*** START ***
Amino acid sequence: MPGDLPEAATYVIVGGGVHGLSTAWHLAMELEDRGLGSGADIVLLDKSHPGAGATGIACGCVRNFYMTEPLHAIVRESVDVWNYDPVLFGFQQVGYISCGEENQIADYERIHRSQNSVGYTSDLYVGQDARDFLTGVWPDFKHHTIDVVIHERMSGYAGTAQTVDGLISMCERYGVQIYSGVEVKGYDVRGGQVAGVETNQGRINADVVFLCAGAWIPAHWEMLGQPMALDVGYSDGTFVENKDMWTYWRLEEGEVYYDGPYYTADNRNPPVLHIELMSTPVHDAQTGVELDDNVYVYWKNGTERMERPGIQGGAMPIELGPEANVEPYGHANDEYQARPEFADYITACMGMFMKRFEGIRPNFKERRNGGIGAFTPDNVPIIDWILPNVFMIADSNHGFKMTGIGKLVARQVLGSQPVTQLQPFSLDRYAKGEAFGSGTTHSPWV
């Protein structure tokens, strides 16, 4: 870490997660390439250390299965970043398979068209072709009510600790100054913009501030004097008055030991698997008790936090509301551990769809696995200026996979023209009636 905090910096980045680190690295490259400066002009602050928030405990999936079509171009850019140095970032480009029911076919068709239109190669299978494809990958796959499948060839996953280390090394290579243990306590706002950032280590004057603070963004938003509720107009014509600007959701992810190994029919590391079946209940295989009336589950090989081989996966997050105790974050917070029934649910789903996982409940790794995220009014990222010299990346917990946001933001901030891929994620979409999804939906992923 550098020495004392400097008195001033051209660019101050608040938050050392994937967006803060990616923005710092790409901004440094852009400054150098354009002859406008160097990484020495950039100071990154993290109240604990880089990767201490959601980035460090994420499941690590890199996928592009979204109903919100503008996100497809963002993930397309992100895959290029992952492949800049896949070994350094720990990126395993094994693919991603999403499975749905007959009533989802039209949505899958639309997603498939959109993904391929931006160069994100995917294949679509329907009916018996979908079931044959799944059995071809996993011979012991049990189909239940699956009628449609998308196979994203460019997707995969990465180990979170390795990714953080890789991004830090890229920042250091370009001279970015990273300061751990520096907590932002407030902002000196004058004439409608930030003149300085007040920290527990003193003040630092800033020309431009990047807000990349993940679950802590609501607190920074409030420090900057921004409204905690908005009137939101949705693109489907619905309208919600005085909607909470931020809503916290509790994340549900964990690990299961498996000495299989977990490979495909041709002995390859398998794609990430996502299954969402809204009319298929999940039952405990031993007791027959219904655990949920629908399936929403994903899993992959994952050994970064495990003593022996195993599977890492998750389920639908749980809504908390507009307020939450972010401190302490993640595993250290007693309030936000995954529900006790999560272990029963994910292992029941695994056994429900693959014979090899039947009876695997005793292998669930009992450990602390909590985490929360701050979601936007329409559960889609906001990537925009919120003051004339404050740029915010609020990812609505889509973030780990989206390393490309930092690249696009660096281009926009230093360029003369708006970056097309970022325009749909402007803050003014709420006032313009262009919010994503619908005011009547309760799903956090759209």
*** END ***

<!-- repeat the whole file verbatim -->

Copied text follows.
Amino acid sequence: MPGDLPEAATYVIVGGGVHGLSTAWHLAMELEDRGLGSGADIVLLDKSHPGAGATGIACGCVRNFYMTEPLHAIVRESVDVWNYDPVLFGFQQVGYISCGEENQIADYERIHRSQNSVGYTSDLYVGQDARDFLTGVWPDFKHHTIDVVIHERMSGYAGTAQTVDGLISMCERYGVQIYSGVEVKGYDVRGGQVAGVETNQGRINADVVFLCAGAWIPAHWEMLGQPMALDVGYSDGTFVENKDMWTYWRLEEGEVYYDGPYYTADNRNPPVLHIELMSTPVHDAQTGVELDDNVYVYWKNGTERMERPGIQGGAMPIELGPEANVEPYGHANDEYQARPEFADYITACMGMFMKRFEGIRPNFKERRNGGIGAFTPDNVPIIDWILPNVFMIADSNHGFKMTGIGKLVARQVLGSQPVTQLQPFSLDRYAKGEAFGSGTTHSPWV
């Protein structure tokens, strides 16, 4: 870490997660390439250390299965970043398979068209072709009510600790100054913009501030004097008055030991698997008790936090509301551990769809696995200026996979023209009636 905090910096980045680190690295490259400066002009602050928030405990999936079509171009850019140095970032480009029911076919068709239109190669299978494809990958796959499948060839996953280390090394290579243990306590706002950032280590004057603070963004938003509720107009014509600007959701992810190994029919590391079946209940295989009336589950090989081989996966997050105790974050917070029934649910789903996982409940790794995220009014990222010299990346917990946001933001901030891929994620979409999804939906992923 550098020495004392400097008195001033051209660019101050608040938050050392994937967006803060990616923005710092790409901004440094852009400054150098354009002859406008160097990484020495950039100071990154993290109240604990880089990767201490959601980035460090994420499941690590890199996928592009979204109903919100503008996100497809963002993930397309992100895959290029992952492949800049896949070994350094720990990126395993094994693919991603999403499975749905007959009533989802039209949505899958639309997603498939959109993904391929931006160069994100995917294949679509329907009916018996979908079931044959799944059995071809996993011979012991049990189909239940699956009628449609998308196979994203460019997707995969990465180990979170390795990714953080890789991004830090890229920042250091370009001279970015990273300061751990520096907590932002407030902002000196004058004439409608930030003149300085007040920290527990003193003040630092800033020309431009990047807000990349993940679950802590609501607190920074409030420090900057921004409204905690908005009137939101949705693109489907619905309208919600005085909607909470931020809503916290509790994340549900964990690990299961498996000495299989977990490979495909041709002995390859398998794609990430996502299954969402809204009319298929999940039952405990031993007791027959219904655990949920629908399936929403994903899993992959994952050994970064495990003593022996195993599977890492998750389920639908749980809504908390507009307020939450972010401190302490993640595993250290007693309030936000995954529900006790999560272990029963994910292992029941695994056994429900693959014979090899039947009876695997005793292998669930009992450990602390909590985490929360701050979601936007329409559960889609906001990537925009919120003051004339404050740029915010609020990812609505889509973030780990989206390393490309930092690249696009660096281009926009230093360029003369708006970056097309970022325009749909402007803050003014709420006032313009262009919010994503619908005011009547309760799903956090759209």